Crowded out by many other anniversaries this year, "Ben Hur" is looking for applause on the other side of the Atlantic. This classic story of a Jewish prince's encounter with Jesus Christ is on stage in London this week, including 46 horses for the chariot race.
But in Indiana, where Lew Wallace wrote much of the original story, the 50th anniversary of the 1959 film of "Ben Hur'' is passing without much notice.
The movie swept the Academy Awards for 1959, with 11 Oscars -- a feat matched only by "Titanic" and "Lord of the Rings: Return of the King." The book, released in 1880, has never been out of print.
Lew Wallace, a Civil War general, wrote much of the book, which became the best-selling novel of the 19th century, in Crawfordsville.
The book tells the story of Christ, from the perspective of Judah Ben Hur. Ben Hur is unjustly accused of an assassination attempt against a Roman governor and wants revenge for the injustice. The story follows his stint as a galley slave and his daring feats in the famous chariot race.
With the Heartland Film Festival next month in Indianapolis, President Jeff Sparks wonders how to honor this classic.
"Ben Hur is a tough one because it already has proliferated in the market," he said. "Everybody's seen it, and it's on TV all the time."
Far from Indiana, though, Ben Hur has recaptured the dramatic imagination. In London this week, "Ben Hur Live" makes its world premiere, with real horses on stage, in a 360-degree arena. Then the production tours Europe. The promoter, Franz Abraham, is hoping to at least break even after spending $14 million on the operation.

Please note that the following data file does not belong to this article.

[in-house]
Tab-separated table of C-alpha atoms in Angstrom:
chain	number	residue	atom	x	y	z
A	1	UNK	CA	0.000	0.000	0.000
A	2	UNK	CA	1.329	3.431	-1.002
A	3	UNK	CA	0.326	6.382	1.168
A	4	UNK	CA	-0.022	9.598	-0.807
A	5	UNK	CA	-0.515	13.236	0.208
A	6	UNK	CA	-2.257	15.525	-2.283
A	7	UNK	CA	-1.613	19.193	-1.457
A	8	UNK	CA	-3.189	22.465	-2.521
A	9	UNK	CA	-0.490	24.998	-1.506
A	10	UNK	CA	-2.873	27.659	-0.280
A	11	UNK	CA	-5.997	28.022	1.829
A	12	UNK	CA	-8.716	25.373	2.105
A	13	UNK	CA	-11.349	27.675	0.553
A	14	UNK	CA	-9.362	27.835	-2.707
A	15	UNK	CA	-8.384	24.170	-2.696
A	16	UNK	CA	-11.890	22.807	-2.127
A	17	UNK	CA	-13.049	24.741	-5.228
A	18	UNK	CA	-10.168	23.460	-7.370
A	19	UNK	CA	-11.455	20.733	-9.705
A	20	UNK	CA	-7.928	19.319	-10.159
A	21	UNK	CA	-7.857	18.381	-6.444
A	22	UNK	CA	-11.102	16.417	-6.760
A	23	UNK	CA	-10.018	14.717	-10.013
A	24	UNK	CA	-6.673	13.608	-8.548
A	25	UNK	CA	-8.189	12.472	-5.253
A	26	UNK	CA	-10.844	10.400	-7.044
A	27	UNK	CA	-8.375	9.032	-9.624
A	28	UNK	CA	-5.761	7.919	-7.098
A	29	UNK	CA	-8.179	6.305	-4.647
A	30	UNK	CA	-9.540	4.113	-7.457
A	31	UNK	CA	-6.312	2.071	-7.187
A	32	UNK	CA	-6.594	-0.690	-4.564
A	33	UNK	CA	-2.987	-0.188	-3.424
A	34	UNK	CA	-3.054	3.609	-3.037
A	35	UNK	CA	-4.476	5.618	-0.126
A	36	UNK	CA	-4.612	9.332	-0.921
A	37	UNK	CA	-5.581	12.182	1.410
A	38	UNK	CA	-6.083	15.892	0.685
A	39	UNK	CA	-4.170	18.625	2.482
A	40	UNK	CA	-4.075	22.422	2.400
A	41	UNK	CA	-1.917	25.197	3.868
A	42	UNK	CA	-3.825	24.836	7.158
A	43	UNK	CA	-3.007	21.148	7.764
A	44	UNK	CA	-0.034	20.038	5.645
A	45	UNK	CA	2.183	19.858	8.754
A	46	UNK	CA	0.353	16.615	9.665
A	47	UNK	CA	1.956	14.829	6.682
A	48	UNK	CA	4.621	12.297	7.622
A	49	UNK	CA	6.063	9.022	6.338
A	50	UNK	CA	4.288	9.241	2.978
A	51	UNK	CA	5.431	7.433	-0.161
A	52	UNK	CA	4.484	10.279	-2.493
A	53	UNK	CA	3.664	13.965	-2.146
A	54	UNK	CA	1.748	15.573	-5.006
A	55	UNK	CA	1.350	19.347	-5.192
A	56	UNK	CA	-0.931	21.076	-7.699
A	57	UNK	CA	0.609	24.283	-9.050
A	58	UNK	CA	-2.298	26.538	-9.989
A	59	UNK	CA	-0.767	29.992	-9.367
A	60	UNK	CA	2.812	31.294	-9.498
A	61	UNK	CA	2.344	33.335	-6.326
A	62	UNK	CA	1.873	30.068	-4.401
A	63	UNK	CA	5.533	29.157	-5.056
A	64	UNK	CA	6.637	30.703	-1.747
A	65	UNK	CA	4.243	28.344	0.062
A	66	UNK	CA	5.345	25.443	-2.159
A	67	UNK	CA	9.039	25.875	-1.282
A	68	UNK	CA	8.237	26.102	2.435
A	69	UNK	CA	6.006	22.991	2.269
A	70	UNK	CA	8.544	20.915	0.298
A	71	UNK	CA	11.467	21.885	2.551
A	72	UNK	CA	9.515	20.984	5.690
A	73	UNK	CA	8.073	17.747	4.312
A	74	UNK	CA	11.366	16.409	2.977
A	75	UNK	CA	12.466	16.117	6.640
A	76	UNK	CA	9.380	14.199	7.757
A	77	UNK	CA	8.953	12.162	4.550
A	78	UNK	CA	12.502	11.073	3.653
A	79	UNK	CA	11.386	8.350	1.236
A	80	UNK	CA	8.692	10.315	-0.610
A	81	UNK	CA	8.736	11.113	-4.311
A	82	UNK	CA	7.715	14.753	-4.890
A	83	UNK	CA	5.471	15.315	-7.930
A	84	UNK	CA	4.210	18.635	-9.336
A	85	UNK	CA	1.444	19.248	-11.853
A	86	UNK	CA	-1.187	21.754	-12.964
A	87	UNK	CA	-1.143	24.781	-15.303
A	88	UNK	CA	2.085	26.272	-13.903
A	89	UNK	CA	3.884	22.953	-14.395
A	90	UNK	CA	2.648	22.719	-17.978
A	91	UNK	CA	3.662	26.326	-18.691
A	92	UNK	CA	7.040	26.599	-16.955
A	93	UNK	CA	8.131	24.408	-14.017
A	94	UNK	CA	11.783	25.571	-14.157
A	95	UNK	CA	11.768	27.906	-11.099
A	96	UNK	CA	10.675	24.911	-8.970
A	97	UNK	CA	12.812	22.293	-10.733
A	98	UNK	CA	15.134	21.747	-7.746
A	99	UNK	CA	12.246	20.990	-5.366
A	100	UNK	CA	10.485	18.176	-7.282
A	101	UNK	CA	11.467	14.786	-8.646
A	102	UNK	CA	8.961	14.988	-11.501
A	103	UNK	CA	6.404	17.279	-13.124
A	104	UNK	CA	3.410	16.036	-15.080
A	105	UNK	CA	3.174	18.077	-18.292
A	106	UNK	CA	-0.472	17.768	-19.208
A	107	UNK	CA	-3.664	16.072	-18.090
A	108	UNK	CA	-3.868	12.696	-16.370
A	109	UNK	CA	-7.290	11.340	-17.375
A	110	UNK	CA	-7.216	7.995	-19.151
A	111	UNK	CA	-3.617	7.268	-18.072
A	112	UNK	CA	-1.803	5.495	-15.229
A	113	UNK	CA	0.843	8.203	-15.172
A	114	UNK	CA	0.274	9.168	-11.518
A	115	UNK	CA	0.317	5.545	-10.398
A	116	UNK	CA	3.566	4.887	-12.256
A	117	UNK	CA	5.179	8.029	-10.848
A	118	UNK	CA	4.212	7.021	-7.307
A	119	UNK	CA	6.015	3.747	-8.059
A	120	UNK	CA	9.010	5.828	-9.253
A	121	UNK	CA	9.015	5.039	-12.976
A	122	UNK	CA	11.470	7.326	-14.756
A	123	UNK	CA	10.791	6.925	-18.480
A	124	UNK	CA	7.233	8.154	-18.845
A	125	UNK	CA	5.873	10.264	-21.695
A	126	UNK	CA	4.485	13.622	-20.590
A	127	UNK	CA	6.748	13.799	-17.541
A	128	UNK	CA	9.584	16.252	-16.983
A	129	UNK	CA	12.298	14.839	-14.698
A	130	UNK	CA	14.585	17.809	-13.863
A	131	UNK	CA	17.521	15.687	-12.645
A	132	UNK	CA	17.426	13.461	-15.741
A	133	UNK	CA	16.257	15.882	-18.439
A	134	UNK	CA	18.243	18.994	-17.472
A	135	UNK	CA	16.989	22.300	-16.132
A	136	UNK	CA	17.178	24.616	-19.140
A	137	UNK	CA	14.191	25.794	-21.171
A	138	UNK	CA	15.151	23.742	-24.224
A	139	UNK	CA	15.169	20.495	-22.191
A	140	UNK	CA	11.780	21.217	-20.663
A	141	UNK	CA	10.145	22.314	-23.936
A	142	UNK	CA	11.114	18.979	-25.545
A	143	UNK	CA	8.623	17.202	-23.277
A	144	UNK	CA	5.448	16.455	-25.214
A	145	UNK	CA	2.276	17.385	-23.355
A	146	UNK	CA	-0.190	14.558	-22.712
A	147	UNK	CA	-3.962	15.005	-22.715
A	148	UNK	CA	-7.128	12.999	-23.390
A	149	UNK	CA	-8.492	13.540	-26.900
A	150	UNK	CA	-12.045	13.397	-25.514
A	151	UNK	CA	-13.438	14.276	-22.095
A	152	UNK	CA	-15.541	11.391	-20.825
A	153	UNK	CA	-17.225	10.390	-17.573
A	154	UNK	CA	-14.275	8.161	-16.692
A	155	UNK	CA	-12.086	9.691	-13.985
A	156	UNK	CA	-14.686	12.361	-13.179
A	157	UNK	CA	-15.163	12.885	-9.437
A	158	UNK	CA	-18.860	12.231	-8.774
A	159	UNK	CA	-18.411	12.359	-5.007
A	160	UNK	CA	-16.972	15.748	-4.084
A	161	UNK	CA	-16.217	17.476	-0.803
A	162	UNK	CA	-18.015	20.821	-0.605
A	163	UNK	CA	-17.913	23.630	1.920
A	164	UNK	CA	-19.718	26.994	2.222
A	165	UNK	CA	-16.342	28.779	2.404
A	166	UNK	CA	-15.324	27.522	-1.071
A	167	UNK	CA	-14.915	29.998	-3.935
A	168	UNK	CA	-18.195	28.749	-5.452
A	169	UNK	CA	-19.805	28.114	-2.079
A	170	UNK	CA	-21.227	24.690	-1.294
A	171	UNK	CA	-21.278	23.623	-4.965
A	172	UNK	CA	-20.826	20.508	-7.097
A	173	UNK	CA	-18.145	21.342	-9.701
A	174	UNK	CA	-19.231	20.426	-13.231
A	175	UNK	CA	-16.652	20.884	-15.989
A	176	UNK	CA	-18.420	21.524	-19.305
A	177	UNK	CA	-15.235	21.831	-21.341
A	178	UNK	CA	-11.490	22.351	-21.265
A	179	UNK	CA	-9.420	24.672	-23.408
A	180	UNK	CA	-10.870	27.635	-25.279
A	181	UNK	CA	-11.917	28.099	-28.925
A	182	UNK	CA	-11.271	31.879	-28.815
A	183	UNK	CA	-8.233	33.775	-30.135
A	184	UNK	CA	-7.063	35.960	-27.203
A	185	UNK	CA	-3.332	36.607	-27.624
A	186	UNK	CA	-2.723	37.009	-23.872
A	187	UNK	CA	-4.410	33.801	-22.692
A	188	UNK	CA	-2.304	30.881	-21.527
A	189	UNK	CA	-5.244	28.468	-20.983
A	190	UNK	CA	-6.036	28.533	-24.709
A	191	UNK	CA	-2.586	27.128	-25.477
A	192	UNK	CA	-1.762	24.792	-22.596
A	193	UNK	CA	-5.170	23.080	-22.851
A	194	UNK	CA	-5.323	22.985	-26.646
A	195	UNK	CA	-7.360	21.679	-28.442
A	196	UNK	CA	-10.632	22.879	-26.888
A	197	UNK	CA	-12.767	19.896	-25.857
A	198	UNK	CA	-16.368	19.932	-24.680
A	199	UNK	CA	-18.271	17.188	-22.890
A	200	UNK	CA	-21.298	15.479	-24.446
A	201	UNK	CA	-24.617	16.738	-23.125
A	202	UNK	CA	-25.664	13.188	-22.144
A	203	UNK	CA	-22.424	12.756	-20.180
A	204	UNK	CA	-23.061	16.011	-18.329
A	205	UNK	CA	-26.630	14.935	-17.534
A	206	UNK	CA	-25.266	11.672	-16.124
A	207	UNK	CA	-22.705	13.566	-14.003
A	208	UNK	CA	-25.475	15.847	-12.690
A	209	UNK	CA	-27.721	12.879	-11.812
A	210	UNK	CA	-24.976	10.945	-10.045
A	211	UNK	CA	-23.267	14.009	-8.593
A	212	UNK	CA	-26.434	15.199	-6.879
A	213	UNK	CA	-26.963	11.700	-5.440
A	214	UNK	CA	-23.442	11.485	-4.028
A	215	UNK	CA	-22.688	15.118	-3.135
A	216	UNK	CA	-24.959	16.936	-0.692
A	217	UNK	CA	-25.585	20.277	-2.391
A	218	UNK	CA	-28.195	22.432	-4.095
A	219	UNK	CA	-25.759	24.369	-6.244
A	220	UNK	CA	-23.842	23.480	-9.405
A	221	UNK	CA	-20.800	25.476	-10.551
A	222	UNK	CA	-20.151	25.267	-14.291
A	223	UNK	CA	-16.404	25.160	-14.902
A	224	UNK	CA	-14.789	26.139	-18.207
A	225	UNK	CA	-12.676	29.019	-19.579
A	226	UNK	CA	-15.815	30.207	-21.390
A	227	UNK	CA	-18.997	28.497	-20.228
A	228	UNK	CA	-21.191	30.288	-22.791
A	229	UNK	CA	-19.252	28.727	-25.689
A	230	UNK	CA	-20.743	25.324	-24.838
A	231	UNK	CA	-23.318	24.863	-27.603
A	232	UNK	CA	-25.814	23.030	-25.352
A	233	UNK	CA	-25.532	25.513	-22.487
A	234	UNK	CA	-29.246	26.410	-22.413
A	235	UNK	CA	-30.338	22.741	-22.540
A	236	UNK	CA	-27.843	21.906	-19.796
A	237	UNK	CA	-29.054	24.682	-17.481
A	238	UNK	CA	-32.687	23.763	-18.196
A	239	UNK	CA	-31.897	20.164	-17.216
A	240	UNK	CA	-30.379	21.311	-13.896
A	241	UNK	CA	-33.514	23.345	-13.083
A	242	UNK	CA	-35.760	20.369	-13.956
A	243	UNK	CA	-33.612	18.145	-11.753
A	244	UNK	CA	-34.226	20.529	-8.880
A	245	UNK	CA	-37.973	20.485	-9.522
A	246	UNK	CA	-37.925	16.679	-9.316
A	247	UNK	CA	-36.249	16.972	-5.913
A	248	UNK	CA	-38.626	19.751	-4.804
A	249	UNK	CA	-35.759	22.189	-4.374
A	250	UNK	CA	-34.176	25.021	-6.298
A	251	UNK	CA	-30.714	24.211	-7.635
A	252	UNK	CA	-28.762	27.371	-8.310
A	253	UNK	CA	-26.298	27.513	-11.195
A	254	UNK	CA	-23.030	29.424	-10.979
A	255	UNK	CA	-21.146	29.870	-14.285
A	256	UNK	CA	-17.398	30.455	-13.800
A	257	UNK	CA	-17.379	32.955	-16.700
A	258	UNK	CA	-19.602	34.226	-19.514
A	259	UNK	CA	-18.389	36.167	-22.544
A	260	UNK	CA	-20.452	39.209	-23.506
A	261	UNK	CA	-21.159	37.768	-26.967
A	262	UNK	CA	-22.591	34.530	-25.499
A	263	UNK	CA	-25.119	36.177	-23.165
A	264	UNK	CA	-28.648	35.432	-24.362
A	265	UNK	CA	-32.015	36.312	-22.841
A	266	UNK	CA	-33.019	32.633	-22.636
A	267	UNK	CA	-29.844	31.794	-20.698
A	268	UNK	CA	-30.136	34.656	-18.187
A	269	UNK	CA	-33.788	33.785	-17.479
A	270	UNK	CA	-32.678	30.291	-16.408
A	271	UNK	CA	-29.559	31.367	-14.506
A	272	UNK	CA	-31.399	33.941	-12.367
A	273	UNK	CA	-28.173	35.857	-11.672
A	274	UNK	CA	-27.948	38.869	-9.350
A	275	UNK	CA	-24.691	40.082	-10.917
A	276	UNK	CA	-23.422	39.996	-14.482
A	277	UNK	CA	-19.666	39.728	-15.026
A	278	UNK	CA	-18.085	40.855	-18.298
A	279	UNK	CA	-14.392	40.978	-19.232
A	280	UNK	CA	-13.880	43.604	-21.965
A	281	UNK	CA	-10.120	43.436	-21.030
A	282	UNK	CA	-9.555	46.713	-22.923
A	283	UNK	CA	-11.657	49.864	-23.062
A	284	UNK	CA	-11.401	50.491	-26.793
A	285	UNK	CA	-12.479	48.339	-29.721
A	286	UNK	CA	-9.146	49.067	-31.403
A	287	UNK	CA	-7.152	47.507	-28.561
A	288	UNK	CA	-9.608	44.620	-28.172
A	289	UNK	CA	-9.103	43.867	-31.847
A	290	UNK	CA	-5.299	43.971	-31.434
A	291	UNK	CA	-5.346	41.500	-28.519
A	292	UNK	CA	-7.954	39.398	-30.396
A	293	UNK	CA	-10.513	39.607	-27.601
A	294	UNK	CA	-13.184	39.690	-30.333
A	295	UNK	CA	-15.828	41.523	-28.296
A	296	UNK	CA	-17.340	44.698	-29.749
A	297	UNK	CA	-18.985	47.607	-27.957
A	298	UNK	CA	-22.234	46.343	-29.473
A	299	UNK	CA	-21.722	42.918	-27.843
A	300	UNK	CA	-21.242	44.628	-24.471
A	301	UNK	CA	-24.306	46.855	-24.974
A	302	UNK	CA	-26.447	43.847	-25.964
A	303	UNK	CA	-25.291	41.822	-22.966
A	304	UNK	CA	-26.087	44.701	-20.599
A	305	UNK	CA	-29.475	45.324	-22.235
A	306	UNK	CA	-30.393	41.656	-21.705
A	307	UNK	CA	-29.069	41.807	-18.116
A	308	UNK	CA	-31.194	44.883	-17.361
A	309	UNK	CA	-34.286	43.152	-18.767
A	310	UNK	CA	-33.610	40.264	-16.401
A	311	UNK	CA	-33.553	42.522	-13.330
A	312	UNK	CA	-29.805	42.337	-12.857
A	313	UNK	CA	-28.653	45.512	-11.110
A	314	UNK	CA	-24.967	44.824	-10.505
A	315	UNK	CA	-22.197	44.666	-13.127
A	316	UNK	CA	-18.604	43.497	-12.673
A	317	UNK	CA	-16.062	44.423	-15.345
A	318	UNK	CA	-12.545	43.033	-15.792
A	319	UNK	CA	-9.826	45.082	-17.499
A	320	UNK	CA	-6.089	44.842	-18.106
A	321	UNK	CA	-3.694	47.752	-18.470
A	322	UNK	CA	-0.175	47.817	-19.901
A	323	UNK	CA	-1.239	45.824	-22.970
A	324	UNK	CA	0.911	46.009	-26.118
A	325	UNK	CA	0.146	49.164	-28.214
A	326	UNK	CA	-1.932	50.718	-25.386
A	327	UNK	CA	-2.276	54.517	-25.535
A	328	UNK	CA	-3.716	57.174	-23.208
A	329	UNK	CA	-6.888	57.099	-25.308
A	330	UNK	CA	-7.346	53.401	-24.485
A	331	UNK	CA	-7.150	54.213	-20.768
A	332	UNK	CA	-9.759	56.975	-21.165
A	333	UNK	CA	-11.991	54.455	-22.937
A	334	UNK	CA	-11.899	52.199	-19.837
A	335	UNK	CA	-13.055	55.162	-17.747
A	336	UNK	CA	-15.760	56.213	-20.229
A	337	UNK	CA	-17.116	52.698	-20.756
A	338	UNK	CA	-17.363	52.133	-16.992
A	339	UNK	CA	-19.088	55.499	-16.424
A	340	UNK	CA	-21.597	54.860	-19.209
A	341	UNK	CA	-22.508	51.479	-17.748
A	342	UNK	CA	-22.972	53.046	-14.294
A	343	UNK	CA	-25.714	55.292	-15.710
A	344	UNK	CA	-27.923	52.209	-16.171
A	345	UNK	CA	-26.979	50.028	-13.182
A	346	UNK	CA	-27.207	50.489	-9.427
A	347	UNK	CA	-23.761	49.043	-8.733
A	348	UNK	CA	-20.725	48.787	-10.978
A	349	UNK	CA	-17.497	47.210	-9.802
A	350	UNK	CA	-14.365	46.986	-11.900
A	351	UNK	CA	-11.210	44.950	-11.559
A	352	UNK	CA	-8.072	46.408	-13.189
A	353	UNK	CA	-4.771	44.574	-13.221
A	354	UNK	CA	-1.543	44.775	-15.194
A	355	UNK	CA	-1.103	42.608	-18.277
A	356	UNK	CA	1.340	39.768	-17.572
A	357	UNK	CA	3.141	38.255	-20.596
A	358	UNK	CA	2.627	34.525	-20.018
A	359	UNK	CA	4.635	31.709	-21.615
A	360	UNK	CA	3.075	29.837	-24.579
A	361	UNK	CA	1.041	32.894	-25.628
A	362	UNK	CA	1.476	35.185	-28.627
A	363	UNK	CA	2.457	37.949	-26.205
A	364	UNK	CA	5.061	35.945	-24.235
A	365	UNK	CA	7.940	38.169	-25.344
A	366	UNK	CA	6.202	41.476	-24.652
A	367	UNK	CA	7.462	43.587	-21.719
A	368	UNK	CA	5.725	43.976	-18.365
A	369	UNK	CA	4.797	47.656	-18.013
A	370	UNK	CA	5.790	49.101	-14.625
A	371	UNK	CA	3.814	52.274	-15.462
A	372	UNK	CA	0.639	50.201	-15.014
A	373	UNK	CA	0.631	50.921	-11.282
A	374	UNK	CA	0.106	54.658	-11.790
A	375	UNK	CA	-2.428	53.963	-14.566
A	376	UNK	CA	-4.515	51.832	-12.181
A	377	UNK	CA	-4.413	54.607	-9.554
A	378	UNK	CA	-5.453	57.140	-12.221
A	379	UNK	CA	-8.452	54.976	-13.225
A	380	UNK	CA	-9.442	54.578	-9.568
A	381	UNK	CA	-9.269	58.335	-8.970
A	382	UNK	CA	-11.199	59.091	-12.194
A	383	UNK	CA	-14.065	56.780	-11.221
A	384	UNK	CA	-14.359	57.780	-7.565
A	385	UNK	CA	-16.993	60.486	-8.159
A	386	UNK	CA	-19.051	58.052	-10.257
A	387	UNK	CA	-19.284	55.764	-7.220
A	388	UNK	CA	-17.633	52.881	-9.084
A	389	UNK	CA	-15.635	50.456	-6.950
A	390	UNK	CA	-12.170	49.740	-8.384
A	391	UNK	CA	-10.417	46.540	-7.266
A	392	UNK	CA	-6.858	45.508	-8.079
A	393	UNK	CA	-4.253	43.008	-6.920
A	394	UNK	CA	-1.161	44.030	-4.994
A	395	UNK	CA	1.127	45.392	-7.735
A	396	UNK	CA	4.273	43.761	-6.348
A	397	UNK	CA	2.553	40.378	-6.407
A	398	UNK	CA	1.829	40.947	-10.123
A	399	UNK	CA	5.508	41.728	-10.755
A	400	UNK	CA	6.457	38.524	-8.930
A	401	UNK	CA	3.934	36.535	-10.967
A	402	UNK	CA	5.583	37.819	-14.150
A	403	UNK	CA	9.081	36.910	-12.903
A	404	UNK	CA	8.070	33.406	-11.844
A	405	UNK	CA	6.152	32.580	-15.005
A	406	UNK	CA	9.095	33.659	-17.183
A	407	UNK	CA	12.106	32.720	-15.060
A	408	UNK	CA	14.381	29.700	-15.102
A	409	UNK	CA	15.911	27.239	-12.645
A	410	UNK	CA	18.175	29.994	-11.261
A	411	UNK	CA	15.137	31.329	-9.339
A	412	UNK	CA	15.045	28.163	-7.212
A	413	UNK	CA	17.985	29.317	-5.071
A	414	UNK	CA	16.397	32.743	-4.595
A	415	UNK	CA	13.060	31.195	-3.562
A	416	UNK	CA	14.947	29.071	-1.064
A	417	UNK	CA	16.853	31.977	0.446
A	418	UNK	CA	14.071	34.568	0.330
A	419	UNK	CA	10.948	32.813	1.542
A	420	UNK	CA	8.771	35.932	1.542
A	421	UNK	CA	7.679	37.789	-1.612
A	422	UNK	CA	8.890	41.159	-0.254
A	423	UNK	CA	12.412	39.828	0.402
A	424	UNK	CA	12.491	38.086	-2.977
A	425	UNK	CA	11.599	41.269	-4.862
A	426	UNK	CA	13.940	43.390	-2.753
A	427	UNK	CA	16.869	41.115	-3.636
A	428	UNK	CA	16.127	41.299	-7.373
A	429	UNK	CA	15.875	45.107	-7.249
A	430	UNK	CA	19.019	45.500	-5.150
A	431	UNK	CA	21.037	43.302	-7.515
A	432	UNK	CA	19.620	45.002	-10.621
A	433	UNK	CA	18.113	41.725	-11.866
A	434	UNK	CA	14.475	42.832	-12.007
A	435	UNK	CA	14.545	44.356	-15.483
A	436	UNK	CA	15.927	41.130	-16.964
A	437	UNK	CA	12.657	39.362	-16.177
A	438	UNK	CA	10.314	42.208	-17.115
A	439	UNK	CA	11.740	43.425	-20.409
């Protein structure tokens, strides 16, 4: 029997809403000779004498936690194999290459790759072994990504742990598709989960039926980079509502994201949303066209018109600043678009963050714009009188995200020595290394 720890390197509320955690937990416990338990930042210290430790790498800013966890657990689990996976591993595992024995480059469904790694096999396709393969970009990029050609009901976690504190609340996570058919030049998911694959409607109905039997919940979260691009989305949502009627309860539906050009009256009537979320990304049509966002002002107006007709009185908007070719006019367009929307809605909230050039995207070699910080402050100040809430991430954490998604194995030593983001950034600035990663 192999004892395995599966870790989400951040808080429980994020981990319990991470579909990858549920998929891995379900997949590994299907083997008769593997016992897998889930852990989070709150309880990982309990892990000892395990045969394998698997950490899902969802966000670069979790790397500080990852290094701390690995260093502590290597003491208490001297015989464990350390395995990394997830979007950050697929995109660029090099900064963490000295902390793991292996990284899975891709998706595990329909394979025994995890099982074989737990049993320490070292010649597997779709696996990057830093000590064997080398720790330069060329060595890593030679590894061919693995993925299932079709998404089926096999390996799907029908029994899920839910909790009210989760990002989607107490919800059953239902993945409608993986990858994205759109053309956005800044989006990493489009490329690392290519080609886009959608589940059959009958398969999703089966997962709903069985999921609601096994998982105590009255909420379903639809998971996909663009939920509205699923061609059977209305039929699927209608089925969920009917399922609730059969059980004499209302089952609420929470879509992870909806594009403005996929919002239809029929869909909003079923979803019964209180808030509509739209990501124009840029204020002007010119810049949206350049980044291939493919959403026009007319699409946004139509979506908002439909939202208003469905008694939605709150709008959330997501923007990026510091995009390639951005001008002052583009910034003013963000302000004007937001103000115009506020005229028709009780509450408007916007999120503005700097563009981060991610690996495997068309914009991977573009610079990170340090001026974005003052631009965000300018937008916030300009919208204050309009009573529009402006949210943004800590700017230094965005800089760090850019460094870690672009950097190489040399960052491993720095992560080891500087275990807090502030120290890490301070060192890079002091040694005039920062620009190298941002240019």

A past Formula One race car driver, Abraham understands the risk of bringing the great story to the stage. He calls the production an "opera for God," and tickets in London go for $190.
English choreographer Liam Steel put it a little differently in an interview with the London Times: "Franz is a mad genius attempting the equivalent of climbing Everest naked."
Wallace has not been completely forgotten back in Indiana. In Crawfordsville his old study is a historical site. Indiana Historical Society editor Ray Boomhower wrote a solid, if brief, Lew Wallace biography in 2005.
Wallace reflected on his life as a Civil War general, governor of the New Mexico territory and diplomat in Turkey when he had returned to Crawfordsville in retirement. "I shall look back on 'Ben Hur' as my best performance," he concluded.
Russell B. Pulliam, journalist, book author, associate editor and columnist at The Indianapolis Star, is a syndicated columnist, whose columns focus on topics ranging from politics to social issues to family life. He may be contacted at: firstname.lastname@example.org